No Australian mine employs 10,000 people, directly or indirectly, and nor could the Carmichael project. Anyway, Adani has said it wants to automate its operations from “mine to port”. However, it’s not just the jobs lies that are leading the economics of this project to collapse. Corporate structures involving the Cayman Islands  suggest company tax will not be pouring through Australia’s Treasury doors. 

And then there is the issue of how much Adani will pay in royalties for the Queensland coal it seeks to sell. For years now, there has been a mysterious silence about how much per tonne the mine owners will actually pay for the coal, when they will start paying it, and even whether any payment to the state government will be made at all. Former Queensland premier Campbell Newman had offered Adani a so called “royalty holiday” (free coal) and the current Queensland government has consistently refused to reveal what price Queenslanders will get for shipping 60 million tons of low-quality coal through the barrier reef every year. 

But nature abhors a vacuum. Political commenter Ross Cameron has filled the breach, claiming that in five years of operation the mine will bring in a staggering $20 billion in total royalties and taxes. Others have declared the entire Queensland economy would be saved. As the economics of the project get weaker, and the appeals for a government loan get more bellicose, the economic lies just get bigger.

Once upon a time, the right took economics seriously. They argued their position firmly — even if, for example, it meant some in the community would get left behind. Now they just barrack for their mates, no matter the lack of evidence. It’s unedifying, really. 

It is left to the odd newspaper editorial to bell the cat:

The Australian Financial Review agrees with federal Labor leader Bill Shorten, as selectively opportunistic as he is, that ‘the deal should stand up under its own merit’. We expect most Liberal MPs would agree. If the financials stack up, the project should proceed. If they don’t, then Australian taxpayers should not subsidise a project run by a company that is 75 per cent owned by an ultra-wealthy Indian family.”

In the short term, with the budget just weeks away, the Coalition frontbench is wasting huge amounts of scarce political capital explaining why subsidising a new coal mine via a loan from the scandal ridden Northern Australia Infrastructure Facility (NAIF) is a high priority for a government that claims to be short on funds.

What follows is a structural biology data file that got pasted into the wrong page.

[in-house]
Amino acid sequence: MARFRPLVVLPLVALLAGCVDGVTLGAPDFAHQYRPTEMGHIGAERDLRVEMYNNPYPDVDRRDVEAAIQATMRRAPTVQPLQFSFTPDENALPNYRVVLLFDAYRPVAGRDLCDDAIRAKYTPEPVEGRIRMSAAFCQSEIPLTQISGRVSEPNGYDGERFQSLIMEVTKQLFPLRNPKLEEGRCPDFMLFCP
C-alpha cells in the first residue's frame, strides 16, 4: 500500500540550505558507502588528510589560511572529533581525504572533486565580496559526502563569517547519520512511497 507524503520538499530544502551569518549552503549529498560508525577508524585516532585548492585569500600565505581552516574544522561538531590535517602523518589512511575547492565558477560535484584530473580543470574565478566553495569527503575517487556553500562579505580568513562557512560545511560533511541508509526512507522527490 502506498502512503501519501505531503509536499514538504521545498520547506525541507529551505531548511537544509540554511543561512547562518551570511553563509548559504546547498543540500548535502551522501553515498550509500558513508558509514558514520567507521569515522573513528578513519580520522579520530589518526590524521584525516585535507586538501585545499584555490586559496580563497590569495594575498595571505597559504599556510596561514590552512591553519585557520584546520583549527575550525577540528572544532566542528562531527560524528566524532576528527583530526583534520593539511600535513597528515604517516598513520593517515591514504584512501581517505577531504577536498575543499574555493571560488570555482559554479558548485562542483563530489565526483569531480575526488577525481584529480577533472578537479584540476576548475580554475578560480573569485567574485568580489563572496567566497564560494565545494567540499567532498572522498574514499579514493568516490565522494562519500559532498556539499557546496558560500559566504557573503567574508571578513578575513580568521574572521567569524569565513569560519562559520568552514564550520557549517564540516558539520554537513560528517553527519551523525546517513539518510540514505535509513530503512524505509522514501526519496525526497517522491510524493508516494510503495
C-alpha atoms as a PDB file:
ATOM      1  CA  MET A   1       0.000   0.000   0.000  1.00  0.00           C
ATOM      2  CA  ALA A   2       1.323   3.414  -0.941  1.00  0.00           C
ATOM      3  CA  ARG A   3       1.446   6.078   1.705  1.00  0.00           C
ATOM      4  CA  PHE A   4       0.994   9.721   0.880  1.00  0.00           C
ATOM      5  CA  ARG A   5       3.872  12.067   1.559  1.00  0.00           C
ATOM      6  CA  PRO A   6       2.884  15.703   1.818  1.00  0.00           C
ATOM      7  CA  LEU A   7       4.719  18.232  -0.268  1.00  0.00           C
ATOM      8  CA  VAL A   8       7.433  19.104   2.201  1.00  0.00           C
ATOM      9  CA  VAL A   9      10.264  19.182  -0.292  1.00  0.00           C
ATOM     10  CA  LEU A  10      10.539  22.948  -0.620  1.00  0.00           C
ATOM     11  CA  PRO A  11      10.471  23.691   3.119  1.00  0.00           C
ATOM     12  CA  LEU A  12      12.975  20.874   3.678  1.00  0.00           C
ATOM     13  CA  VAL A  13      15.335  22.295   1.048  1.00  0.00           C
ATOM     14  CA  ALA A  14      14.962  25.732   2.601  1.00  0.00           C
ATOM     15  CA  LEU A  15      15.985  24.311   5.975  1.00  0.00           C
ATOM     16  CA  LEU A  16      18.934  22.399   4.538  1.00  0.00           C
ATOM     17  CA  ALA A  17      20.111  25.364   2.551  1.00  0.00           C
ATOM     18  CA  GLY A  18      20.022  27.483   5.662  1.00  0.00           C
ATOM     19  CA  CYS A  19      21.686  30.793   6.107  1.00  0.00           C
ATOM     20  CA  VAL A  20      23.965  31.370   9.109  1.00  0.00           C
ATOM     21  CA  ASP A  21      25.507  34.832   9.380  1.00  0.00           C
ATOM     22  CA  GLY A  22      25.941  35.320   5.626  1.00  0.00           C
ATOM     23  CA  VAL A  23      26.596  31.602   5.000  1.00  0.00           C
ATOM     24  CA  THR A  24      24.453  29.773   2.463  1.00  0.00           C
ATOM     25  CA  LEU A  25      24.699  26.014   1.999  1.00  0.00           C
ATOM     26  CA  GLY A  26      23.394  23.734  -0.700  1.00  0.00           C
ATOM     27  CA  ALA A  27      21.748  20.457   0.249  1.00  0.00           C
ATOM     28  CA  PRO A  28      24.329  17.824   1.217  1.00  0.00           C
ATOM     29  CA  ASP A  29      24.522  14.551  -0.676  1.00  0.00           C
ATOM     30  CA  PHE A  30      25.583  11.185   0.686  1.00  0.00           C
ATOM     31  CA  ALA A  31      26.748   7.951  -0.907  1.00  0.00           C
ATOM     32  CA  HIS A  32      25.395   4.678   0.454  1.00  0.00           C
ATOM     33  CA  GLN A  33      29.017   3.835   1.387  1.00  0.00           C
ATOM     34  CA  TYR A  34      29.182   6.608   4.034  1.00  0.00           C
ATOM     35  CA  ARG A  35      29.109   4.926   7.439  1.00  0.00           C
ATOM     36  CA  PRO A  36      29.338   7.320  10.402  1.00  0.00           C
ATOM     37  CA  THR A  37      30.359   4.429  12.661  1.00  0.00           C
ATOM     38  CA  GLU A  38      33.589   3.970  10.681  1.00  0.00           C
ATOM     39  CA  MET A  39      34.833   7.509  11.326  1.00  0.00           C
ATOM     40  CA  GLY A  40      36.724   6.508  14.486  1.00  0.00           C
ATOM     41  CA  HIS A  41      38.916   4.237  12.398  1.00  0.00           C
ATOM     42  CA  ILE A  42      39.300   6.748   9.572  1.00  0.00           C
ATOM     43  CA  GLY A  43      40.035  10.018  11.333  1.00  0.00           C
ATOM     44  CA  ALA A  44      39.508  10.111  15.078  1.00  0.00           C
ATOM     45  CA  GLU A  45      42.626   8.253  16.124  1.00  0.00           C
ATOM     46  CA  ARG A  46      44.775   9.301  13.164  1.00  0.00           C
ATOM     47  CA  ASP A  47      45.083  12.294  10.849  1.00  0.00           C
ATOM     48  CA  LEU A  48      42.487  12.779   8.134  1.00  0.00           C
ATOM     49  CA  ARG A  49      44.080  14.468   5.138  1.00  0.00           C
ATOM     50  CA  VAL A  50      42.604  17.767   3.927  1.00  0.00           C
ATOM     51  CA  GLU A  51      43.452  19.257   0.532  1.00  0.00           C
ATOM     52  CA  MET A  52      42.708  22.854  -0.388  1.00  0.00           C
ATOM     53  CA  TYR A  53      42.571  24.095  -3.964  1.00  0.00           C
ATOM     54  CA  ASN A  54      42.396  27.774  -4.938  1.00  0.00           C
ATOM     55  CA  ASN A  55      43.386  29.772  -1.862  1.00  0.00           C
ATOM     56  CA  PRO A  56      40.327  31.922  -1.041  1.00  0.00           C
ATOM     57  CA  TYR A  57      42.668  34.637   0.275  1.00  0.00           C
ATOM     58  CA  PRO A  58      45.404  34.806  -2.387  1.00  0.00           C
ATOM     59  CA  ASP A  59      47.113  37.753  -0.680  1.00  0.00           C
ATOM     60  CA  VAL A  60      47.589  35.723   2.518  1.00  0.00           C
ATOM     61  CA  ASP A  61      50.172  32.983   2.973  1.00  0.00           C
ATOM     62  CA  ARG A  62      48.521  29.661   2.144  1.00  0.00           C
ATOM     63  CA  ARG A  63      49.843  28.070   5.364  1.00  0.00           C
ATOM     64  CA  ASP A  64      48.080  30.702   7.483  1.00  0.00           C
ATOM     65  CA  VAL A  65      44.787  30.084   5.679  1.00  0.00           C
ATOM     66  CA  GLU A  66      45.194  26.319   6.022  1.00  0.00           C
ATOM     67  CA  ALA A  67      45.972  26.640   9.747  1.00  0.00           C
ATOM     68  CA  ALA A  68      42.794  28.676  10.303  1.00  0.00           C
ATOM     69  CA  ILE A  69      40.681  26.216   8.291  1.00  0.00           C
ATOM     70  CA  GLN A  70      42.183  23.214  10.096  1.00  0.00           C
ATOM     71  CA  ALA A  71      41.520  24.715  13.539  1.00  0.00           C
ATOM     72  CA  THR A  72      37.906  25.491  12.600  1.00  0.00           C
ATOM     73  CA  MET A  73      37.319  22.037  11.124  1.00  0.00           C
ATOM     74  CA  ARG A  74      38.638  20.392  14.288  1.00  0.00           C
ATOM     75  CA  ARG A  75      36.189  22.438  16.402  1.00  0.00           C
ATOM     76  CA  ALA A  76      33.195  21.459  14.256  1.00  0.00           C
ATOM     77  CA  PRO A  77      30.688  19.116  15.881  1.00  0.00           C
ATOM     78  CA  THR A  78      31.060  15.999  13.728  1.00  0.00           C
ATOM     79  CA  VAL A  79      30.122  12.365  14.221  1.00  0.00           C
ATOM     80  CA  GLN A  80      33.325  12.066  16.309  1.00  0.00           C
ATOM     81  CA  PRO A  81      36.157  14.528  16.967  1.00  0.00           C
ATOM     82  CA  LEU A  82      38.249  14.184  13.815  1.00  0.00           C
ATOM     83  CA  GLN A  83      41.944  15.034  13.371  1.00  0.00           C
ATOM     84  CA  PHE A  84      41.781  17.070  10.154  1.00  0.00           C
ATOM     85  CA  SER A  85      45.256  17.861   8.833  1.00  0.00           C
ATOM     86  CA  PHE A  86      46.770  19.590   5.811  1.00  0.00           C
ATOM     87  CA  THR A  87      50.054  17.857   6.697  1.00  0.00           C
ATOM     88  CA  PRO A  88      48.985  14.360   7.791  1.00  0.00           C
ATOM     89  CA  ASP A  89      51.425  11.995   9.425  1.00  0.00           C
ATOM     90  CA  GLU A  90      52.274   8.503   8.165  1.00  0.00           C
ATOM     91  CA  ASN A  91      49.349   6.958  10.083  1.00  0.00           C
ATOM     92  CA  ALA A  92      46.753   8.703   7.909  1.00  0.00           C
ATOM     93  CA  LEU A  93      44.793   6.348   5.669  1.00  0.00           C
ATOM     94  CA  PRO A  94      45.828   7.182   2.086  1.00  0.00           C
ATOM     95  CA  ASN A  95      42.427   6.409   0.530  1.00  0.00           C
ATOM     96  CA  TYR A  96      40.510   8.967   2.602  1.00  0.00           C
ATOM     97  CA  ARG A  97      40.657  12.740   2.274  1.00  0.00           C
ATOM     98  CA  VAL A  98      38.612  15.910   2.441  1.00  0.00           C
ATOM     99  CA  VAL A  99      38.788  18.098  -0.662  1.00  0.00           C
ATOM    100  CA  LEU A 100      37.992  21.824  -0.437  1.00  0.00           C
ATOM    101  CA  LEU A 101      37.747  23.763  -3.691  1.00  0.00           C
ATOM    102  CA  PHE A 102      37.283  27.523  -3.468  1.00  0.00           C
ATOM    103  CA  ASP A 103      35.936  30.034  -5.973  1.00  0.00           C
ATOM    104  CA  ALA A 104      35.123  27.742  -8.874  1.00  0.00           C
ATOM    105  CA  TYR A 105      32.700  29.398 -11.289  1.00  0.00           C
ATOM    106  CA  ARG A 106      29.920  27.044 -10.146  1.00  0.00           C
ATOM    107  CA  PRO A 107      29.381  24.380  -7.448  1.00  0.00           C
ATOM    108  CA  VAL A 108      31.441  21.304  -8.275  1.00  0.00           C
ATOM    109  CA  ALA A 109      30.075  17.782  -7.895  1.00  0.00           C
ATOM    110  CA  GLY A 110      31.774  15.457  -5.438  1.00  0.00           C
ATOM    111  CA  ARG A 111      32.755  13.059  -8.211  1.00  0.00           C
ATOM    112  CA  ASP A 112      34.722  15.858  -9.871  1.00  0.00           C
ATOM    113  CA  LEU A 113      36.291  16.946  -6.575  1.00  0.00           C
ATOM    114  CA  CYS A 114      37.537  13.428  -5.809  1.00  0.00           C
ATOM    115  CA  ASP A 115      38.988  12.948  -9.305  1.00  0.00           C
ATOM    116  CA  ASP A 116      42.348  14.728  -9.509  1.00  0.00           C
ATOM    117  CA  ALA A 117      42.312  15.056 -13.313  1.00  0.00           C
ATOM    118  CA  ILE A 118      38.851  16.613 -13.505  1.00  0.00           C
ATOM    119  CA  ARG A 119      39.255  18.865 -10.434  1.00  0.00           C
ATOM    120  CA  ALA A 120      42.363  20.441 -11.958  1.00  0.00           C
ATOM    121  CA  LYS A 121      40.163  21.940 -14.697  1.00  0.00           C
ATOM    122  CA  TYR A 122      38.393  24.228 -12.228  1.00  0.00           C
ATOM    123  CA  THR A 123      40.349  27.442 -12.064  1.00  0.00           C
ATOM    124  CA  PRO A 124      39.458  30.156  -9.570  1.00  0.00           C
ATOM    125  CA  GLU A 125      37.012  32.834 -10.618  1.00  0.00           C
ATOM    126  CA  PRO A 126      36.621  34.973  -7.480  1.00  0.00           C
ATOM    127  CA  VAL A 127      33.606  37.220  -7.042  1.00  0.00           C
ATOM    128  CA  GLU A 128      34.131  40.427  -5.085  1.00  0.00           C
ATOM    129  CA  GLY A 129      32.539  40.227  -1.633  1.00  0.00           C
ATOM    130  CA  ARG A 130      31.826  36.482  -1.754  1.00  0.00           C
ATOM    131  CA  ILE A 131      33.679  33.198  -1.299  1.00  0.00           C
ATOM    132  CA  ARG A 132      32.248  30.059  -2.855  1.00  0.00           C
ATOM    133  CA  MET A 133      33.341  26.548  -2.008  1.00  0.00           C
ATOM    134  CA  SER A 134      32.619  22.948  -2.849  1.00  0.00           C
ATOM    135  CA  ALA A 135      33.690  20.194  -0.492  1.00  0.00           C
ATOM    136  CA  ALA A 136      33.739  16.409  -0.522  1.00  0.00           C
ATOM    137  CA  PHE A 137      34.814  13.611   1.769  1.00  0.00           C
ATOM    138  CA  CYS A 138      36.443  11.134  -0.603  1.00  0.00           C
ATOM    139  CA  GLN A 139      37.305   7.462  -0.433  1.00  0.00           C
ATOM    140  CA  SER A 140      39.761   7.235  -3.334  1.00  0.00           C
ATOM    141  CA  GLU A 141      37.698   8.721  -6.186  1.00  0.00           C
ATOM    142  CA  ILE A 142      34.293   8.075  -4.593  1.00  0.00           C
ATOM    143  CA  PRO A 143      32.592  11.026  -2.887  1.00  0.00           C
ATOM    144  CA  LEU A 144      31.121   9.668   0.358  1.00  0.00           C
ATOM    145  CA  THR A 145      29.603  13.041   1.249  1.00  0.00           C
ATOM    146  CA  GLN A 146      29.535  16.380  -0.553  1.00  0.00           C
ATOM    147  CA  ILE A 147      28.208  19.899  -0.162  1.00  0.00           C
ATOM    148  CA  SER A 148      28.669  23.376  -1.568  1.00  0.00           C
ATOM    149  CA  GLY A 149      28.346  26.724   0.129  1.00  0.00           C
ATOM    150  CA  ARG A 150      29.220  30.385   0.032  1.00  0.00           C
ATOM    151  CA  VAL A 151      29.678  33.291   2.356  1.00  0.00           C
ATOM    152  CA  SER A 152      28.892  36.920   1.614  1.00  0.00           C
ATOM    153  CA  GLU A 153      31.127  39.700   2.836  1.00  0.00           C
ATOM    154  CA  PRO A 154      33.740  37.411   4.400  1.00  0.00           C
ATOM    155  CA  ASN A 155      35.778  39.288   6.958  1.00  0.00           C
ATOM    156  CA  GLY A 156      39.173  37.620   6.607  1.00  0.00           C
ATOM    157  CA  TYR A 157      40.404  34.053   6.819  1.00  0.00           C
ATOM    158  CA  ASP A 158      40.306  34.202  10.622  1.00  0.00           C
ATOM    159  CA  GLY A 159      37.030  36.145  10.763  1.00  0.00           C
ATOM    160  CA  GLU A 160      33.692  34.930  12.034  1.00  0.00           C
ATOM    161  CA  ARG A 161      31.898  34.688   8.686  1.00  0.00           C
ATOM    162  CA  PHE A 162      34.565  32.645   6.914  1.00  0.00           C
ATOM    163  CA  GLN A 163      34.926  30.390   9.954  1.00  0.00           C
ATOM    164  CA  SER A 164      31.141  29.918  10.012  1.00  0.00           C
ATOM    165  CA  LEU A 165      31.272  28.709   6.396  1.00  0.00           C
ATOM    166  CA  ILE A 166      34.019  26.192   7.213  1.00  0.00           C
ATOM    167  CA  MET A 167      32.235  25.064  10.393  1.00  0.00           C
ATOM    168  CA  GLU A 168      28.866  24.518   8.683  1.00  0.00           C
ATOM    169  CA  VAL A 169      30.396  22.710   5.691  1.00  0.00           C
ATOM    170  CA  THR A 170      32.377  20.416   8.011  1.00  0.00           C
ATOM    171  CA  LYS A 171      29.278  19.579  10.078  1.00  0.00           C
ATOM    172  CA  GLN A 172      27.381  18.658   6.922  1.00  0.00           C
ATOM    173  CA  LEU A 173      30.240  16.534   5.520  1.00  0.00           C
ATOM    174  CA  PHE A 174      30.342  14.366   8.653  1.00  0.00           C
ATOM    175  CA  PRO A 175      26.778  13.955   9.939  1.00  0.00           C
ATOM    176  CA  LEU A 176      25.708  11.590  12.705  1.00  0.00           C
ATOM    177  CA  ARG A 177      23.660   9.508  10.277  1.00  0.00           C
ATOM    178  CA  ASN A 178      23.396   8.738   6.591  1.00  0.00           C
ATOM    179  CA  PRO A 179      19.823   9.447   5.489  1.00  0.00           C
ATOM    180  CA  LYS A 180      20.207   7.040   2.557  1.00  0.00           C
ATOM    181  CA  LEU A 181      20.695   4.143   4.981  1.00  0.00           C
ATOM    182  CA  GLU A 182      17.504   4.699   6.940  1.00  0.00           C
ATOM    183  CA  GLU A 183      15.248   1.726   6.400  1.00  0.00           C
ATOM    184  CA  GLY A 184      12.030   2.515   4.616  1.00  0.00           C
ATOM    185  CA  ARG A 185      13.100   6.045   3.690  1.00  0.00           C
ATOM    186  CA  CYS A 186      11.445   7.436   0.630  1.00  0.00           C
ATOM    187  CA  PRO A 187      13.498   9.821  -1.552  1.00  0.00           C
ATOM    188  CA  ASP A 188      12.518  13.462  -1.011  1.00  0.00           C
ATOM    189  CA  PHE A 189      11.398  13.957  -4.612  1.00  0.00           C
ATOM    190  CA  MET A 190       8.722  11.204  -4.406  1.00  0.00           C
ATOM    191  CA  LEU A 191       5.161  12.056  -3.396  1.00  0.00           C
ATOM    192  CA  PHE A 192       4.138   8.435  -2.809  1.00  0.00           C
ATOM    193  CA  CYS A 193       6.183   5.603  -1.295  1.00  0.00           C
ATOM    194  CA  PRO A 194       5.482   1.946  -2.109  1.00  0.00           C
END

And now some Liberals are breaking ranks. First Queensland federal MP Bert Van Manen came out to say he was against the billion-dollar NAIF loan going to Adani and then just before the Easter weekend Victorian Liberal MP Sarah Henderson also publicly questioned the project. Now, former Liberal leader, John Hewson, has weighed in.

As the economics of Adani begin to crumble, more Liberals will be under pressure from constituents missing out from the budget who will ask “why do I lose out while an Indian miner gets $1 billion?”. No guarantee of how much company tax paid will be paid, no guarantee of royalties, and jobs claims crumbling risk the whole economic mirage being spotted by an electorate increasingly sceptical of multi-national tax avoidance.

And then there is Alan Jones. Sydney’s radio host is back on air both for the true believers on Sky in the evening and the mums and dads of the western Sydney marginals each morning on 2GB. And he is letting fly to both audiences, assaulting the economic claims of the mine as well letting listeners know what he thinks of the unlimited free water the Adani mine will churn through.

While Alan Jones, government backbenchers, the Financial Review, a former liberal leader all add to the case against a $1 billion tax payer hand-out for a giant coal mine, the right and economic rationalists have gone missing.

For the government, there is the potential humiliation that will arrive if and when the independent board of the NAIF confronts the public, and the Turnbull government, with the conclusion that the numbers for the Adani mine simply do not stack up. Of course, any attempt by the government to suggest that such an outcome is impossible is an admission that the government does not think the NAIF is an independent body.